On Saturday, CNN's Christi Paul grilled Rep. Ted Yoho (R-FL) about what Congress is doing to prevent gun violence in the wake of the latest Colorado school shooting, only for him to pivot away from guns at every possible opportunity, deflecting with standard NRA-tested talking points.
"Why is Congress not taking any steps to try to get some sort of definitive gun control measure across the aisle?" said Paul. "What are you willing to do?"
"My job is to defend the Second Amendment of this nation, it shall not be infringed," said Yoho. "I think we need to focus not so much on the weapon of choice. We need to focus on the mental health issues." In fact, most mass shooters are not mentally ill, and people with mental illness are more frequently victims of violence than perpetrators. Yoho also notably did not try to reconcile his concern over mental health with his vote to repeal the Affordable Care Act, which would have eliminated access to mental health care for millions of Americans.
"But it's also about guns," Paul pushed him. "You can't have one without the other."
"Yeah, but if somebody goes through the process of buying one legally, what do you do about that?" Yoho said. "Do you take that right away from law-abiding American citizens that use guns responsibly. We need to talk about responsibility. The mental health issues. Why do people want to pick up a gun and shoot people? It's not a gun, we've seen them use vehicles. We saw that young man in Texas make homemade bombs." (The idea that gun control increases non-firearm homicides has been debunked by researchers.)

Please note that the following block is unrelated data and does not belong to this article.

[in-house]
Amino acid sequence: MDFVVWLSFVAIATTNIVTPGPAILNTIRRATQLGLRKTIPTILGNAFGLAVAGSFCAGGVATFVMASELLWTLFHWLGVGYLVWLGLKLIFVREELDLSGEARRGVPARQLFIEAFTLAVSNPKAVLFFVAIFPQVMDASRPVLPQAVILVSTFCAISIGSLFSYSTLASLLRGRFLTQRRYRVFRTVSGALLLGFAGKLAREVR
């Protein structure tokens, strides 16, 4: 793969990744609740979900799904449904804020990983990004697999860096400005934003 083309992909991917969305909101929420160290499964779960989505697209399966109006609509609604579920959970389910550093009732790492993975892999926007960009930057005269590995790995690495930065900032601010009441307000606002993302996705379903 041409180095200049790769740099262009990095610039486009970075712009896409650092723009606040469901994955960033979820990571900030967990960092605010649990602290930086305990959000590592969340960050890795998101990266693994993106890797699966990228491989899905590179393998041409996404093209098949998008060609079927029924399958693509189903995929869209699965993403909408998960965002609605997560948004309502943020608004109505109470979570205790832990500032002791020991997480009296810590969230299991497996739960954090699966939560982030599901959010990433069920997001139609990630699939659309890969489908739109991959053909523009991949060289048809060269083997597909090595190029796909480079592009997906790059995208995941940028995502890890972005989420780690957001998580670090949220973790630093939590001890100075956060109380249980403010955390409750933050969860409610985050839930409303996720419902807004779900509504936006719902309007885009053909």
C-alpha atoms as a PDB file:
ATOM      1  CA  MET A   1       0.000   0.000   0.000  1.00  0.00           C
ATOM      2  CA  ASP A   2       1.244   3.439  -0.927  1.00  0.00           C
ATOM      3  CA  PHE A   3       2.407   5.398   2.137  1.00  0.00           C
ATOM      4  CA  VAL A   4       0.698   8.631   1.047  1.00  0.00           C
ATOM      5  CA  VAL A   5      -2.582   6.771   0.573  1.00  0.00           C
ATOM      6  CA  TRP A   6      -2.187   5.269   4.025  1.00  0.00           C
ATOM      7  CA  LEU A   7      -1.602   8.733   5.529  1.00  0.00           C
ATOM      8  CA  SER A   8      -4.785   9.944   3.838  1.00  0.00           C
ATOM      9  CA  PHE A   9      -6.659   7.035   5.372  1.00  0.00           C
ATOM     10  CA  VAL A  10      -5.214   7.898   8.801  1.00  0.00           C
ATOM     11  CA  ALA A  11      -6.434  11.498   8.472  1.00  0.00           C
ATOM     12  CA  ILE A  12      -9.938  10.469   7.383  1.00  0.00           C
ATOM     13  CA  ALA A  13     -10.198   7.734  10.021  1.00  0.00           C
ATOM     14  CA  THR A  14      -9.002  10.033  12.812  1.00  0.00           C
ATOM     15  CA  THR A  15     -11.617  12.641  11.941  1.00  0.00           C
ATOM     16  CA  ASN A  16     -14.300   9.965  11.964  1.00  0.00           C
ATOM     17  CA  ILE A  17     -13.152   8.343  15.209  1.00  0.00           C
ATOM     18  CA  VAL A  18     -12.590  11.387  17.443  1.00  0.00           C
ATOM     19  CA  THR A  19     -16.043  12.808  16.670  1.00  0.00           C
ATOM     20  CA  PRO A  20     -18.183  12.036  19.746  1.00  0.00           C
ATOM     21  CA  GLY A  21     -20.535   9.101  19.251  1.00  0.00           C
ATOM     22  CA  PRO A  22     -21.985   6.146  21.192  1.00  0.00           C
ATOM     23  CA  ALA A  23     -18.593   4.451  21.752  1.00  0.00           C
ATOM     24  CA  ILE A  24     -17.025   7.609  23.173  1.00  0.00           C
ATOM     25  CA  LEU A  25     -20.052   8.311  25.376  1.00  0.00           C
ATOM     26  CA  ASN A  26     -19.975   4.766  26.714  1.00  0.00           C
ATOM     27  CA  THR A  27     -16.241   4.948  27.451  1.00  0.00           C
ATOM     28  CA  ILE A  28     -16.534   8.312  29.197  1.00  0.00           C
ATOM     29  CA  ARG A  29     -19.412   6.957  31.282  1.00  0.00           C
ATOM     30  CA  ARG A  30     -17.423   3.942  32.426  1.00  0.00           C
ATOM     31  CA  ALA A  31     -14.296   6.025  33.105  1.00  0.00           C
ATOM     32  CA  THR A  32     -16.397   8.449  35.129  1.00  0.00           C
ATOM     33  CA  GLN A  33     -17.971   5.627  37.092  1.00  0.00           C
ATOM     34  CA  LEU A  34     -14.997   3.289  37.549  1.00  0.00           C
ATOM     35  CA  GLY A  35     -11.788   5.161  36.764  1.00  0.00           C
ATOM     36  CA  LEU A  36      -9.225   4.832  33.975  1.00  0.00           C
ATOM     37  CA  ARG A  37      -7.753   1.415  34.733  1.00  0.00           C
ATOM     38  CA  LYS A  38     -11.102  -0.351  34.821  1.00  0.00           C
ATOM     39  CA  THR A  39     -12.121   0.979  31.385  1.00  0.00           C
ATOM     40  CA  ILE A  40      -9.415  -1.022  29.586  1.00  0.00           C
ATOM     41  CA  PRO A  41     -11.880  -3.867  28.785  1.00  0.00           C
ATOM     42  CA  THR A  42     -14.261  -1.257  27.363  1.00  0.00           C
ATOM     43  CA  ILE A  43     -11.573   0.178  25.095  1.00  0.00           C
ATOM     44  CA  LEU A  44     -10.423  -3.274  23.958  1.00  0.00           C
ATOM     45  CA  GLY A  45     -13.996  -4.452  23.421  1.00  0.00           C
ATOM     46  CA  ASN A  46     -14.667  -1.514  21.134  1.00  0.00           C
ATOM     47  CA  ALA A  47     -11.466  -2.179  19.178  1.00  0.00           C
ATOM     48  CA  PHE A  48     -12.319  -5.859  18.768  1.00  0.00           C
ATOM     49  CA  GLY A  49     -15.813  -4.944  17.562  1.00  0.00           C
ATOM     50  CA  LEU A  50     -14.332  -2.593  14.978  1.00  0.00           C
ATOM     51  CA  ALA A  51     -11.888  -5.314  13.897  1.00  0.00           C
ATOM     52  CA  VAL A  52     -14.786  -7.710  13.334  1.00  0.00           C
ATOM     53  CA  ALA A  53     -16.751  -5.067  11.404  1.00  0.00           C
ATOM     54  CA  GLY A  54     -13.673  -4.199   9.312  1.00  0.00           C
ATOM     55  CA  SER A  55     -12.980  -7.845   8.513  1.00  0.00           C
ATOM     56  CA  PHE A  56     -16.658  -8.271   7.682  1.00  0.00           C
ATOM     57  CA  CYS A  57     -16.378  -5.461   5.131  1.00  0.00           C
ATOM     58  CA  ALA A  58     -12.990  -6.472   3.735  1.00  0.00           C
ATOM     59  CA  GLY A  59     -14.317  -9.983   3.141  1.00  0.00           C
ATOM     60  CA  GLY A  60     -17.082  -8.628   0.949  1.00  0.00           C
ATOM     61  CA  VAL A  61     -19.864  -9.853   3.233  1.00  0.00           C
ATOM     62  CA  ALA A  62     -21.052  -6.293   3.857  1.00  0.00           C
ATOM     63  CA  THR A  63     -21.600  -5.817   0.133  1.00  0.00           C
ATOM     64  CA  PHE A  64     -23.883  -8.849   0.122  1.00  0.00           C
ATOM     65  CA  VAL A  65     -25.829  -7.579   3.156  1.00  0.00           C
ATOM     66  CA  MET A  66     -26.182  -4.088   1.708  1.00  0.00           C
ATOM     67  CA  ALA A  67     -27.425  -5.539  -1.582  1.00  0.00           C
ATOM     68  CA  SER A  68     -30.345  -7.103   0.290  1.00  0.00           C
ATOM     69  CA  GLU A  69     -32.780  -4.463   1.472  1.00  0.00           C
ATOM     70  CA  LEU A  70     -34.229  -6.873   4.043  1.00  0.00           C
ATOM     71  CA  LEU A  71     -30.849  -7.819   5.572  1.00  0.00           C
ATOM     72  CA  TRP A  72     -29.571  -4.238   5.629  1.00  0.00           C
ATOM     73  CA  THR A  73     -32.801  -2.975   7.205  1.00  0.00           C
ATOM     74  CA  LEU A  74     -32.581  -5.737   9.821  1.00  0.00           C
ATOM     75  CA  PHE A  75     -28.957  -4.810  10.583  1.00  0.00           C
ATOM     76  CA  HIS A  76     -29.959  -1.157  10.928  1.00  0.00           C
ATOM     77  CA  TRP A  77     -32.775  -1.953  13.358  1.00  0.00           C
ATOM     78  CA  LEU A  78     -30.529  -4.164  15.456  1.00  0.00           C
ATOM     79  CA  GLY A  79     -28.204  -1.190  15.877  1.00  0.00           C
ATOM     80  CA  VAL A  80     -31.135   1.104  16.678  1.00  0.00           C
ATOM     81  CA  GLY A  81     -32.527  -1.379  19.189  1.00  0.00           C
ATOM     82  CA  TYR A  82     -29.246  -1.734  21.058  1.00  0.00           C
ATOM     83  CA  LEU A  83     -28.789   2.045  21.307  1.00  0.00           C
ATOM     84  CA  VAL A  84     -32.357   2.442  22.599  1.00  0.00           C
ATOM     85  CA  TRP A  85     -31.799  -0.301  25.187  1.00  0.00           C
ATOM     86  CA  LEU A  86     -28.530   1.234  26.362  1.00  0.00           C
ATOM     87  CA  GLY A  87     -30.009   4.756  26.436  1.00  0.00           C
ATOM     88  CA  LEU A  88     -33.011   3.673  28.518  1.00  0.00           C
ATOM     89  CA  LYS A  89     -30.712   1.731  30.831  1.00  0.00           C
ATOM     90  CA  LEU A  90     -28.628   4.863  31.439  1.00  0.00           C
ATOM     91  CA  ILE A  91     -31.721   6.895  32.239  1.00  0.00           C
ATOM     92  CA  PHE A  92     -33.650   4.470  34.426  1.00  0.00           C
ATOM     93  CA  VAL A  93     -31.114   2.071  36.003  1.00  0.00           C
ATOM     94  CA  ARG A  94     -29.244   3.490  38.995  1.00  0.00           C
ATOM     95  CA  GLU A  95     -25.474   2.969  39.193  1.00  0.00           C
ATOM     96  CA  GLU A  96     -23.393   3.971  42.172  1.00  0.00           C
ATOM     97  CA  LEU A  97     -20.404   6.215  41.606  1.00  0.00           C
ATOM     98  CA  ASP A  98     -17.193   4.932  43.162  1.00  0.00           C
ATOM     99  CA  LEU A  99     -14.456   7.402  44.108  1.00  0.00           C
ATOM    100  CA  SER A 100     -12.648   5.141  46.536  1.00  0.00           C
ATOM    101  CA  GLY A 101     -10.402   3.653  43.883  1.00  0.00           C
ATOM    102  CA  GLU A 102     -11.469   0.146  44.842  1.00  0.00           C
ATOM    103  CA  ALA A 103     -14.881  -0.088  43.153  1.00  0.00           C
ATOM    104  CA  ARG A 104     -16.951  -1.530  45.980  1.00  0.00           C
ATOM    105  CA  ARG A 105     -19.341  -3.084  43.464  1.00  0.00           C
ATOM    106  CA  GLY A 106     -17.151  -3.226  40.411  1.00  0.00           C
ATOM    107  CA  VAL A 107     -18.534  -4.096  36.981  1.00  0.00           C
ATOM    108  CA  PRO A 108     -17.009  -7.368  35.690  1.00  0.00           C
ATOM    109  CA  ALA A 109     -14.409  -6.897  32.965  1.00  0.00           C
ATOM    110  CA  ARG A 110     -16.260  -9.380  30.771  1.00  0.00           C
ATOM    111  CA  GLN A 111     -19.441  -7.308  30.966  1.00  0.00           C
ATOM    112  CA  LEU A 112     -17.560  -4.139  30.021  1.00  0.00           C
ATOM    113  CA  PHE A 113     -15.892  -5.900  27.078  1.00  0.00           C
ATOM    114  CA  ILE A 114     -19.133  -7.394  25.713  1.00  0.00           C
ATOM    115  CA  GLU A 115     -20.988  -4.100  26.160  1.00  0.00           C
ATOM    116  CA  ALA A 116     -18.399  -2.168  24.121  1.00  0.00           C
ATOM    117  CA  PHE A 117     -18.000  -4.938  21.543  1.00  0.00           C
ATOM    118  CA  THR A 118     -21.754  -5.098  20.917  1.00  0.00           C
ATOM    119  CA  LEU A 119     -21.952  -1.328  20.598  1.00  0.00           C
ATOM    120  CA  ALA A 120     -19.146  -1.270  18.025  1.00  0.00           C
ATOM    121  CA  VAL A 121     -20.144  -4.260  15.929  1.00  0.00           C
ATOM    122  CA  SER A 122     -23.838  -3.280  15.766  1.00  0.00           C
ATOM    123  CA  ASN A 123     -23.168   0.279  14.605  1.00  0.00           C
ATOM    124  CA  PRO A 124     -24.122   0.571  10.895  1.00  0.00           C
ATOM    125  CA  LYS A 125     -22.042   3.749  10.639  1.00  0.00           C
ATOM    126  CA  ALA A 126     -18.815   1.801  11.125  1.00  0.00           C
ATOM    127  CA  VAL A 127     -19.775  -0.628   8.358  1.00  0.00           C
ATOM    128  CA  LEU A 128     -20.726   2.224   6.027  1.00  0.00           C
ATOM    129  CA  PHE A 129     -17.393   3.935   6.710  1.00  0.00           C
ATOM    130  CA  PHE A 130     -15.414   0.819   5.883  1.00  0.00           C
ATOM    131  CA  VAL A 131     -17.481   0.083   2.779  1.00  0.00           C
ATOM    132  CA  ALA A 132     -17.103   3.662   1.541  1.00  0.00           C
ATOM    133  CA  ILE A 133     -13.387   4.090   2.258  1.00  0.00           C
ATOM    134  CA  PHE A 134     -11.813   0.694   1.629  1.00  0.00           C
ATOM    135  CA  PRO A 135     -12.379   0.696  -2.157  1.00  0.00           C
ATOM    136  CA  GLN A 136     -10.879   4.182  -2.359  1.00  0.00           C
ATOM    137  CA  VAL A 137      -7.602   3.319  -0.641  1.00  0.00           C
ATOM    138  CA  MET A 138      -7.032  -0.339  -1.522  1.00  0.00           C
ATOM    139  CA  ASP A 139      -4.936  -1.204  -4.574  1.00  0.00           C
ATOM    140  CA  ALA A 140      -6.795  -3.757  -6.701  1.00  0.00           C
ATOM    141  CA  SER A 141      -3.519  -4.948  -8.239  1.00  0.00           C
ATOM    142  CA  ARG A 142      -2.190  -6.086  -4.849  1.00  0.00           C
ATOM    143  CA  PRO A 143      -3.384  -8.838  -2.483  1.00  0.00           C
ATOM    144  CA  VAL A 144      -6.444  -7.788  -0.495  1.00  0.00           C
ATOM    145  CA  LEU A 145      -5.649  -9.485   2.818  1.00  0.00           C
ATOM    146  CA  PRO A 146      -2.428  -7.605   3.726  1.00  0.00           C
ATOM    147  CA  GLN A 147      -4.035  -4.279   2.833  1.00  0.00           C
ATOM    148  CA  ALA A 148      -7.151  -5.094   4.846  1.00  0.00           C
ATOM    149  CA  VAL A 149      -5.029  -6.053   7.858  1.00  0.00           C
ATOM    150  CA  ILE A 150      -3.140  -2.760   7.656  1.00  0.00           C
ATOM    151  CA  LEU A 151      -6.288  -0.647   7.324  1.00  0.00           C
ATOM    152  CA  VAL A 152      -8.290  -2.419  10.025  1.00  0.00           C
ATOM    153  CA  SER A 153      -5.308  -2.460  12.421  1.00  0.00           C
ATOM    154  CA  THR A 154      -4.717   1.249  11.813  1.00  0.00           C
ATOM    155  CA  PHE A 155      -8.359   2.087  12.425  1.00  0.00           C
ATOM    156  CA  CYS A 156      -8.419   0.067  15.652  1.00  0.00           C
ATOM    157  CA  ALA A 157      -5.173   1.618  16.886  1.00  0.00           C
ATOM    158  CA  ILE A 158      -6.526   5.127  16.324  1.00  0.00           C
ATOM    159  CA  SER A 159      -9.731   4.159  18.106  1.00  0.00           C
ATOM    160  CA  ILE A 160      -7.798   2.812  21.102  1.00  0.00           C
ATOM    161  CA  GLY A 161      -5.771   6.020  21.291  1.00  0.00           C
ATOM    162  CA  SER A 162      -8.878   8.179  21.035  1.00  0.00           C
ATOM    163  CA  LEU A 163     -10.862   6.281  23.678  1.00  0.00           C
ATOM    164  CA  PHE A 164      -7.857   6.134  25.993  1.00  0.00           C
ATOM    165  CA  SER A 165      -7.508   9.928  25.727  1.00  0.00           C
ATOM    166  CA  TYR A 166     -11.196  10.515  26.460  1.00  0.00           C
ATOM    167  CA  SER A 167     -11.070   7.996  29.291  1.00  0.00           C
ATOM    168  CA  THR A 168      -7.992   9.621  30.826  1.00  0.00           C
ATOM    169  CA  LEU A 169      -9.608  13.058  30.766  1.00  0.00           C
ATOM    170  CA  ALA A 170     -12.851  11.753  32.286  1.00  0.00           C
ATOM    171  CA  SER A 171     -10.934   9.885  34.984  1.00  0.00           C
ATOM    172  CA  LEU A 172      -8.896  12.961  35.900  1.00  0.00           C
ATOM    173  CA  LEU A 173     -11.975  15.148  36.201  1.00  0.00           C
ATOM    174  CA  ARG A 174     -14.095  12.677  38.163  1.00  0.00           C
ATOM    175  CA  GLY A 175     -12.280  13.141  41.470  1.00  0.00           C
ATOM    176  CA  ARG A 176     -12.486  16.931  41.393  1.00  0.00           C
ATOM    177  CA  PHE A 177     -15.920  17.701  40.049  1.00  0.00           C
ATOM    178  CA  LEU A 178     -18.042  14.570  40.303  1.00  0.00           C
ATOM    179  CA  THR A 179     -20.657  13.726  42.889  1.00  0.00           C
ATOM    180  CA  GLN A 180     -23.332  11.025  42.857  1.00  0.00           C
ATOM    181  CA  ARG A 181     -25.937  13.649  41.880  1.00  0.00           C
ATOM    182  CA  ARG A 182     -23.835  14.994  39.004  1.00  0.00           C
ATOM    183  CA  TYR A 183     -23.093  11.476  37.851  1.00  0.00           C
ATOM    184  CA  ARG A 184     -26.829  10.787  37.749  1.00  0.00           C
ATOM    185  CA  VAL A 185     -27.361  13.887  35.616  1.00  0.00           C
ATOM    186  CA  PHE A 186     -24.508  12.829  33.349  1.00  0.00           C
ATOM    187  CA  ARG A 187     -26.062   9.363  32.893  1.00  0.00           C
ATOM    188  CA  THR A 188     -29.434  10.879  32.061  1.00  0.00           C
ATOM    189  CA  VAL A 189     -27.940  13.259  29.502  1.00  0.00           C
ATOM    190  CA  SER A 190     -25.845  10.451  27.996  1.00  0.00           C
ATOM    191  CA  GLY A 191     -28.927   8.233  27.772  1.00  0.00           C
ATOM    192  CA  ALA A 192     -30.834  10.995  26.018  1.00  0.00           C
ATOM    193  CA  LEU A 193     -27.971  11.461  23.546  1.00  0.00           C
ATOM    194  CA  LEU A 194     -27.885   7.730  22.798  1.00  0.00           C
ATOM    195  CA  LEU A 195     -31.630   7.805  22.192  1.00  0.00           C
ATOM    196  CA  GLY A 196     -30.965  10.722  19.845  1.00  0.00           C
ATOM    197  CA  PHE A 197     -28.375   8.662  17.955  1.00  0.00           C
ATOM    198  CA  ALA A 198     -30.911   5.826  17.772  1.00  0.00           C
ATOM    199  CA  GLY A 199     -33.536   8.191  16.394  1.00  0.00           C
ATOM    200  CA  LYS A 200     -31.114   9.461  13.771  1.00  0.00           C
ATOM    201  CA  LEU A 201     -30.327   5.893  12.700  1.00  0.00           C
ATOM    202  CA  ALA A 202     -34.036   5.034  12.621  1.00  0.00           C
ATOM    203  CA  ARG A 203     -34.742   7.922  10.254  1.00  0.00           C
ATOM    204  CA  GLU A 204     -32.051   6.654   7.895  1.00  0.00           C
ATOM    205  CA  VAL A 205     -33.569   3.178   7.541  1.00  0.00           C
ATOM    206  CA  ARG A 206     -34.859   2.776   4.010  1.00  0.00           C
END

"But congressman, there have been more school shootings in the last year than we have seen thus far," said Paul. "And I'm just wondering what — what else you think needs to be done about it? Because there are situations where people are getting their hands on guns and they have no business getting their hands on those guns?"
Yoho agreed that people were getting guns legally who should not, but insisted that there were already "red flags" that should have prevented it and reiterated, "We have to address the mental health issues and why are our youth today feeling compelled to do this? Those are the things we need to look at."